On the night of 26 April 1944, the two British officers stopped the General's car before the Villa Ariadne. When the car stopped, Leigh Fermor took care of Kreipe and Moss knocked the driver out with his cosh.[11][12] Moss drove the team and the General in the General's car for an hour and a half through 22 controlled road blocks in Heraklion before leaving Leigh Fermor to abandon the car. When Leigh Fermor left the car, he also left documents revealing that the kidnapping had been done by British Commandos so that no reprisals should be taken against the local population.

With his Cretan escorts, Moss set off with the General across country to a rendezvous where they would be joined by Leigh Fermor. Hunted by German patrols, the group moved across the mountains to reach the southern side of the island, where a British motor launch (ML 842 commanded by Brian Coleman) was to pick them up. On 14 May 1944, the SOE team and the general were finally picked up from a beach near Rodakino, possibly Peristeres beach, on the southern side of the island. They were transported to safety, landing at Mersa Matruh in Egypt.

After the war, a member of Kreipe’s staff reported how, on hearing the news of the kidnapping, an uneasy silence in the officers' mess in Heraklion was followed by, “Well gentlemen, I think this calls for champagne all round.”[13] Post War correspondence explains that Kreipe was disliked by his soldiers because, amongst other things, he objected to the stopping of his own vehicle for checking in compliance with his commands concerning approved travel orders. This tension between the General and his troops, in part, explains the caution of sentries in considering stopping the General’s car as Moss drove it through Heraklion.[14]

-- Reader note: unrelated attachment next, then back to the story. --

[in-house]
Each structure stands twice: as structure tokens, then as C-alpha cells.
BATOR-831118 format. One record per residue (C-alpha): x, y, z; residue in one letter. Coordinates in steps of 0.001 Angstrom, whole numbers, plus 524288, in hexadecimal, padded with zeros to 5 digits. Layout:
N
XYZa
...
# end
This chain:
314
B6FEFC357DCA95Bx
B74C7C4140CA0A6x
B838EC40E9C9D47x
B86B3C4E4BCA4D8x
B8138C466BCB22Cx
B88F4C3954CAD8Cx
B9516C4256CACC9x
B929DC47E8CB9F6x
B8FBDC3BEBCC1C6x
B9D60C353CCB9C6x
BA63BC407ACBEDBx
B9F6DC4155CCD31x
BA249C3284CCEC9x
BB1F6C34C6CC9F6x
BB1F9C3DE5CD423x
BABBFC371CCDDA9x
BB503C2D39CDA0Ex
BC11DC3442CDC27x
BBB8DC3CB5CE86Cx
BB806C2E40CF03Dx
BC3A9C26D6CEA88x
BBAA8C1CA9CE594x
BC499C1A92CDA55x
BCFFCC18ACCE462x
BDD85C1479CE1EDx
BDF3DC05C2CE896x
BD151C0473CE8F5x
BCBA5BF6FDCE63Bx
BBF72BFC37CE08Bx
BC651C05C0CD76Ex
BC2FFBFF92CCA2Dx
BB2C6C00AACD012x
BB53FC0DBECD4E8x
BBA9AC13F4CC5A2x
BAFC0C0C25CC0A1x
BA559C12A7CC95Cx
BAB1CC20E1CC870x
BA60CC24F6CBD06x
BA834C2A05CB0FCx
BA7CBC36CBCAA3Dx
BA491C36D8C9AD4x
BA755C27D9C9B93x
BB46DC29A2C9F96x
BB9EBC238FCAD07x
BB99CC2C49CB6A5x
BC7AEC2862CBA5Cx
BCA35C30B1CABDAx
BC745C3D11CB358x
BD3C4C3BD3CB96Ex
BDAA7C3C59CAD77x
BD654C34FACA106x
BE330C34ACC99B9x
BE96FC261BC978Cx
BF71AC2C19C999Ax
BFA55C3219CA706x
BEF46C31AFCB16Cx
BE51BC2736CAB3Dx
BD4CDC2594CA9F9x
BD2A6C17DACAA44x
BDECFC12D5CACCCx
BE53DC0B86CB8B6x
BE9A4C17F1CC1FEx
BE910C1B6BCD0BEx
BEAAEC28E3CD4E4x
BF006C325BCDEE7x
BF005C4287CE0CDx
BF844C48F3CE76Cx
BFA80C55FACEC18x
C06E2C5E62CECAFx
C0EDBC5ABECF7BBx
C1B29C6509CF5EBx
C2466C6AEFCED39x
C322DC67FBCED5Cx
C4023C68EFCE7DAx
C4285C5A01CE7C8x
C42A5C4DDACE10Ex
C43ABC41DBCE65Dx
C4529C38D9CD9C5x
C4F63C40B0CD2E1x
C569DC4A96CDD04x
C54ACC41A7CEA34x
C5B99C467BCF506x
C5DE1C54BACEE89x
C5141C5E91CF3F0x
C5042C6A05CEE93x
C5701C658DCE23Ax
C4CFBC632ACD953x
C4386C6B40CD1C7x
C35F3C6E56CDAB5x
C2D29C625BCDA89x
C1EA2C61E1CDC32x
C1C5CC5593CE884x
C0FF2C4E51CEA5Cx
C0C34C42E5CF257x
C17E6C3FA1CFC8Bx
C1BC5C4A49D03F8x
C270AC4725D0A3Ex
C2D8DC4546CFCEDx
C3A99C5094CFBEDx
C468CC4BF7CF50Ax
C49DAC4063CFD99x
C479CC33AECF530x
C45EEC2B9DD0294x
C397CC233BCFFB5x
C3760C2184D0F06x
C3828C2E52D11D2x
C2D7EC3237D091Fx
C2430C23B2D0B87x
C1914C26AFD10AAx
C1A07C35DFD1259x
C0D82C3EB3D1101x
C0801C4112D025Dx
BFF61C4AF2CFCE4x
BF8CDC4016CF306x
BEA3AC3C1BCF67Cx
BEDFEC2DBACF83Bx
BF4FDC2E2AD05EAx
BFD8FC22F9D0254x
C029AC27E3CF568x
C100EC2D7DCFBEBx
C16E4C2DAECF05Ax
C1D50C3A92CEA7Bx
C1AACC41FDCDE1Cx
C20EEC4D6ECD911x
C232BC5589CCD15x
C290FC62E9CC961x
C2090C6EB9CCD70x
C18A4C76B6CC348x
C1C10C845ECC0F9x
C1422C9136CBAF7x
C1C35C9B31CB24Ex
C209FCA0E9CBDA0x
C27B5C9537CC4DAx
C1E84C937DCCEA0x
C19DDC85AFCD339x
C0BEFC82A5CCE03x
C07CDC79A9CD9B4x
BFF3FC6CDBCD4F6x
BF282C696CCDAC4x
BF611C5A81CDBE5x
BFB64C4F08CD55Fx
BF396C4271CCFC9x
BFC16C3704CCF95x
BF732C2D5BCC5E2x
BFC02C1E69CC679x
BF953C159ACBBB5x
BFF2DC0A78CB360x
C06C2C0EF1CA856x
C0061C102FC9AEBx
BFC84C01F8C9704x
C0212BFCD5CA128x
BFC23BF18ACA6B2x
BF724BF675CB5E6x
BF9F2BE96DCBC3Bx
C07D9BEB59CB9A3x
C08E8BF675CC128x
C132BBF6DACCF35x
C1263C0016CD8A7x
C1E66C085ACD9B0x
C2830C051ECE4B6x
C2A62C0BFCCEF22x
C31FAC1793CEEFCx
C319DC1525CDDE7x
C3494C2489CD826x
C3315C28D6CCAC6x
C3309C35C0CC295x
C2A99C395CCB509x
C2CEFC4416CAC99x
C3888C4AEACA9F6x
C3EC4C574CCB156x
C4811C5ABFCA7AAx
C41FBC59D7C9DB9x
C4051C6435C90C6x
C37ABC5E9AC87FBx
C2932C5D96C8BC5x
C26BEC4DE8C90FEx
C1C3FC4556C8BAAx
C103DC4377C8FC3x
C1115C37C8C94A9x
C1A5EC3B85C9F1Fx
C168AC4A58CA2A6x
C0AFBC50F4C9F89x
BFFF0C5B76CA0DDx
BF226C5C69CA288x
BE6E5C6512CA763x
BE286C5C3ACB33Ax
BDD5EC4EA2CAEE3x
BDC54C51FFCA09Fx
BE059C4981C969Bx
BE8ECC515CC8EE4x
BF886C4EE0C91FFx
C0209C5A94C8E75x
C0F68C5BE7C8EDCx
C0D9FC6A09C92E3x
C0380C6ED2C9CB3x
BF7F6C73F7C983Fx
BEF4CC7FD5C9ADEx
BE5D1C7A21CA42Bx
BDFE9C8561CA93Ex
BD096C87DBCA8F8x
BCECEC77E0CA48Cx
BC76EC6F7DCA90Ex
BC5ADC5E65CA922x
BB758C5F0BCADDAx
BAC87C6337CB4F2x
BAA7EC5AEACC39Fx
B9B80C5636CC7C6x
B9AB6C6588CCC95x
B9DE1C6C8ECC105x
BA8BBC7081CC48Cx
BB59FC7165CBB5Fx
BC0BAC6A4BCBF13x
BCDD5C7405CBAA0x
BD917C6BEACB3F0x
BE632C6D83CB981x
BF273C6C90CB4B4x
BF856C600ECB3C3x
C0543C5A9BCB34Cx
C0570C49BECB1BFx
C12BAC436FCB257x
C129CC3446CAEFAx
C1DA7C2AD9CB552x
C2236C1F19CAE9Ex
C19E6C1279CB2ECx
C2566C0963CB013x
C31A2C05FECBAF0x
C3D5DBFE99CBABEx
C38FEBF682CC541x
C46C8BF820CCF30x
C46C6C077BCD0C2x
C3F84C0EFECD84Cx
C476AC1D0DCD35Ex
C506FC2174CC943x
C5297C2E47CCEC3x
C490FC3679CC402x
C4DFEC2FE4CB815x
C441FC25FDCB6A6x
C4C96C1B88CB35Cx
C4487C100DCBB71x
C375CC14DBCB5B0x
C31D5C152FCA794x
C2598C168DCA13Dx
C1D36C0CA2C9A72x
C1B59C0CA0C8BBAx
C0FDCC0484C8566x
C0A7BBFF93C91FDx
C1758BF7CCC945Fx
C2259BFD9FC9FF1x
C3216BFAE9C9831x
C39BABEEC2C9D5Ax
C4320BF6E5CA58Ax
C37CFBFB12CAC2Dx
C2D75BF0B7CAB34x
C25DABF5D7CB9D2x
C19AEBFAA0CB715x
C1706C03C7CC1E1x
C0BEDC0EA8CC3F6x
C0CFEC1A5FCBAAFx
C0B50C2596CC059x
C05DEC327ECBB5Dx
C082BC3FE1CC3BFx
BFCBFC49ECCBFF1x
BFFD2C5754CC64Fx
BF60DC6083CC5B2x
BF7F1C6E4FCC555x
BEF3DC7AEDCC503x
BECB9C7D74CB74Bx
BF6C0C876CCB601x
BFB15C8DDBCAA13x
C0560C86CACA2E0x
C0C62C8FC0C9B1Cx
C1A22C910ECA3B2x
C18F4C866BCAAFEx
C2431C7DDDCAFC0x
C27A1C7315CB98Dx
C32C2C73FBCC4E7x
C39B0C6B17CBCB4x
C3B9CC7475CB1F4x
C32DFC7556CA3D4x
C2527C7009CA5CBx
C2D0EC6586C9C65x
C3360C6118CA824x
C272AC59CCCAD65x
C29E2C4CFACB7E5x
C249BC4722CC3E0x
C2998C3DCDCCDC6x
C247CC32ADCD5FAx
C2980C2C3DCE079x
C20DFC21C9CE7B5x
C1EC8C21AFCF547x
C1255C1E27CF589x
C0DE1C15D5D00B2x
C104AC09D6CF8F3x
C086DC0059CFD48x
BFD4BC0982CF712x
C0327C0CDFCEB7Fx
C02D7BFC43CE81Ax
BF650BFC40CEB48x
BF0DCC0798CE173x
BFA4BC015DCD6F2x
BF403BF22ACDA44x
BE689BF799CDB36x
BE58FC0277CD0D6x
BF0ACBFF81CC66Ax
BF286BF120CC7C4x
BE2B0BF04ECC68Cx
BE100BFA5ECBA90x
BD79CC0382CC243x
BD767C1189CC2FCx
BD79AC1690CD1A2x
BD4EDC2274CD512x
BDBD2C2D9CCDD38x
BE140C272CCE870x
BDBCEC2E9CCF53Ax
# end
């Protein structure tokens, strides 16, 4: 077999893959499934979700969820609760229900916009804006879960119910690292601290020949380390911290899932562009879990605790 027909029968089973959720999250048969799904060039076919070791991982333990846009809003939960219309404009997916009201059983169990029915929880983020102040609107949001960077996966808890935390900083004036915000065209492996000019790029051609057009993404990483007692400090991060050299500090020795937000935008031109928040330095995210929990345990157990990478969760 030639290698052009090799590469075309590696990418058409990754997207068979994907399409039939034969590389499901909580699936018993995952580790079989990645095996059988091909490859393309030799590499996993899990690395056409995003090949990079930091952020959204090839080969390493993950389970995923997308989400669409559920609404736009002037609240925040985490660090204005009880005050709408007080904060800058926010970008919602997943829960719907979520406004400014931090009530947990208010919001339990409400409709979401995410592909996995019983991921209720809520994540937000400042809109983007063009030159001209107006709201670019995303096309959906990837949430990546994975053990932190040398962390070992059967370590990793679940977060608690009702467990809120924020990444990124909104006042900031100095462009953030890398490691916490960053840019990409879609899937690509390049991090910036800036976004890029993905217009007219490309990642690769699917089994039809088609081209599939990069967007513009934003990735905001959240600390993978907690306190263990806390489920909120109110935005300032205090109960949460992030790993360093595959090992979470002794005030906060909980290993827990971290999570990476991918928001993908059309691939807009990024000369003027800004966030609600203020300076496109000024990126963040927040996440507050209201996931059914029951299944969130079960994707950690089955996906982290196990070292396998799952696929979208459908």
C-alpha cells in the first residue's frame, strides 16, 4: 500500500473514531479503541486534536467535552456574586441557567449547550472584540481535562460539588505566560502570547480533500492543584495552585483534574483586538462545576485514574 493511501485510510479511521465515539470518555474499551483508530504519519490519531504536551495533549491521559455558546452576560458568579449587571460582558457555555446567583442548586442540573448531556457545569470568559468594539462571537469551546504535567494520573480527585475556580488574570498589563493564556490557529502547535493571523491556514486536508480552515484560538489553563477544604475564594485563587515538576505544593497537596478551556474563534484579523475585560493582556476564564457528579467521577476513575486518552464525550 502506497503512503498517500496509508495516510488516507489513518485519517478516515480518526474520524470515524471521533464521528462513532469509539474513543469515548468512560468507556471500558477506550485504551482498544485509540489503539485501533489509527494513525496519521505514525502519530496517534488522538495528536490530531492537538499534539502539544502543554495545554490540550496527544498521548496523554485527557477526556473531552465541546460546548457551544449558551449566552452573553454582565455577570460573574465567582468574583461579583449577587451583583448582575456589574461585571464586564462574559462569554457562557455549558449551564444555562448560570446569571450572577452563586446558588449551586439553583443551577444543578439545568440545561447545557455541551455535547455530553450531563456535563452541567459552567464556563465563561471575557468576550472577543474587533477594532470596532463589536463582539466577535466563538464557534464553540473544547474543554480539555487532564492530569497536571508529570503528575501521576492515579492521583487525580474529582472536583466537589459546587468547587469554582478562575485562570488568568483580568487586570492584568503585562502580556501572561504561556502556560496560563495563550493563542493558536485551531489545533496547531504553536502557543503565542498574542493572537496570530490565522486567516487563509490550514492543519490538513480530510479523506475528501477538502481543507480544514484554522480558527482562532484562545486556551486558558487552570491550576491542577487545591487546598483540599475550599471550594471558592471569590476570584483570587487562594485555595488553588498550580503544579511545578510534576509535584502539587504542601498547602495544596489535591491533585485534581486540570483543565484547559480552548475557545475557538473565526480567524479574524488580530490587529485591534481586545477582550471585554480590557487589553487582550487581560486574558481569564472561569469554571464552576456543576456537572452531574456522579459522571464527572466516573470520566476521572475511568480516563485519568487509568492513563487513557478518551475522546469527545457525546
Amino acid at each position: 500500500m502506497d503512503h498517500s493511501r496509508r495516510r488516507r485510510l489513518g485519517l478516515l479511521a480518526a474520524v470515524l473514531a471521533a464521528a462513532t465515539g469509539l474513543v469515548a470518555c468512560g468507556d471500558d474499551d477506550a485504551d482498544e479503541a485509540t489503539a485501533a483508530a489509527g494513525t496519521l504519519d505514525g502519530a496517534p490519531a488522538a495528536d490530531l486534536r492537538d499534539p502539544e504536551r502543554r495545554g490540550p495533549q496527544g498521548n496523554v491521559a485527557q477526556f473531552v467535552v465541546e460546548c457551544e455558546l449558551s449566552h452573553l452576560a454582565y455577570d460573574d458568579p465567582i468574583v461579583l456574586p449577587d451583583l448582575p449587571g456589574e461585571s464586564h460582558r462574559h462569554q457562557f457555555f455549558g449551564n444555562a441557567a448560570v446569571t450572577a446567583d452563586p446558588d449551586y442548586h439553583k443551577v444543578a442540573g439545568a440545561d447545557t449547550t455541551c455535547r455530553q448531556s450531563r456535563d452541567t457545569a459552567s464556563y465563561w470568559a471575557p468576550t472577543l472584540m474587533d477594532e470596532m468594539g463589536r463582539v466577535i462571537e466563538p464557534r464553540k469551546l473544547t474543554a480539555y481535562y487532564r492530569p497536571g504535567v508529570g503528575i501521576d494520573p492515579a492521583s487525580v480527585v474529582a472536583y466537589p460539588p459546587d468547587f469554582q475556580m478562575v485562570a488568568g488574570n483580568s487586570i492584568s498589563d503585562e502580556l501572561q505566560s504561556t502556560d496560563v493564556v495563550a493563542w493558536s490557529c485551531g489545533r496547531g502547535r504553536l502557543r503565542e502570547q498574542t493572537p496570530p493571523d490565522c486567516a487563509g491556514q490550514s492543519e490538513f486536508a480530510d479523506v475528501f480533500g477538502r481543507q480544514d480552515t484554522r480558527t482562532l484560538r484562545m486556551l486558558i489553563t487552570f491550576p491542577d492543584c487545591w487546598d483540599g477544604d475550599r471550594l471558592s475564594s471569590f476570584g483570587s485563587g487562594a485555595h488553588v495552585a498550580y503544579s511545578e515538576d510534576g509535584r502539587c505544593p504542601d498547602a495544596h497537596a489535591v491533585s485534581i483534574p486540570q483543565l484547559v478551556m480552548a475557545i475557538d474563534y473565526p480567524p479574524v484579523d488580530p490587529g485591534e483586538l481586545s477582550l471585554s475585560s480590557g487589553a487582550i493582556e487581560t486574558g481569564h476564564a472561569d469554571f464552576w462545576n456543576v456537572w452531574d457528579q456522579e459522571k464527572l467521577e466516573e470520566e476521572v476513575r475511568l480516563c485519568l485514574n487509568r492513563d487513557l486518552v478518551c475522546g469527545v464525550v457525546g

The book was due to be published in Germany in 1950. Kreipe alleged that he had never given his parole not to shout or to try to escape to Moss and Leigh Fermor as described by Moss in the book. Kreipe secured an injunction preventing publication of the book in Germany on the grounds that the statement in the book was untrue.[15] Leigh Fermor's report after the operation[16] and the publication of his account of the abduction published in 2015 both corroborated Moss's version of events.

See also[edit]



  1. ^ "Moss, W. Stanley. Ill Met by Moonlight, 2014, Orion".
  2. ^ "Paul Dry".
  3. ^ "Davis, Wes. The Ariadne Objective, 2014, Random House".
  4. ^ "Secret War Exhibition, Imperial War Museum, London,".
  5. ^ Sunday Times , 24 December 1950
  6. ^ London Mystery Magazine #10 , June - July 1951, p. 9
  7. ^ "Mal encuentro a la luz de la luna, 2014, Acantilado, Translator: Dolores Payás".
  8. ^ "Brutti Incontri al Chiaro di Luna", 2018, Adelphi, Translator: Gianni Pannofino,".
  9. ^ " Κακό φεγγαραντάμωμα: Το χρονικό της απαγωγής του Στρατηγού Κράιπε, 2015, Metaichmio, Translator: Μυρσίνη Γκανά".
  10. ^ "Moss, W. Stanley. A War of Shadows, 2014, Bene Factum Publishing".
  11. ^ Macintyre, Ben, The Times, 11 June 2011, pp. 18-19
  12. ^ Moss's cosh held by Imperial War Museum London, Catalogue ref WEA 4182
  13. ^ Cooper, Artemis, Cairo in the War 1939–1945, Hamish Hamilton, 1989, p. 300
  14. ^ Beutin, Dr Ludwig, Letter to W. Stanley Moss, 27 September 1950
  15. ^ Taylor, Oliver, Ill Met by Moonlight:The Post-War Cultural Narrative of the Abduction of General Kreipe in Crete, 1944, 2018, pp. 11-12
  16. ^ Leigh Fermor, Patrick, Short Report on Capture of General Kreipe", TNA File HS5/418 1944, p3.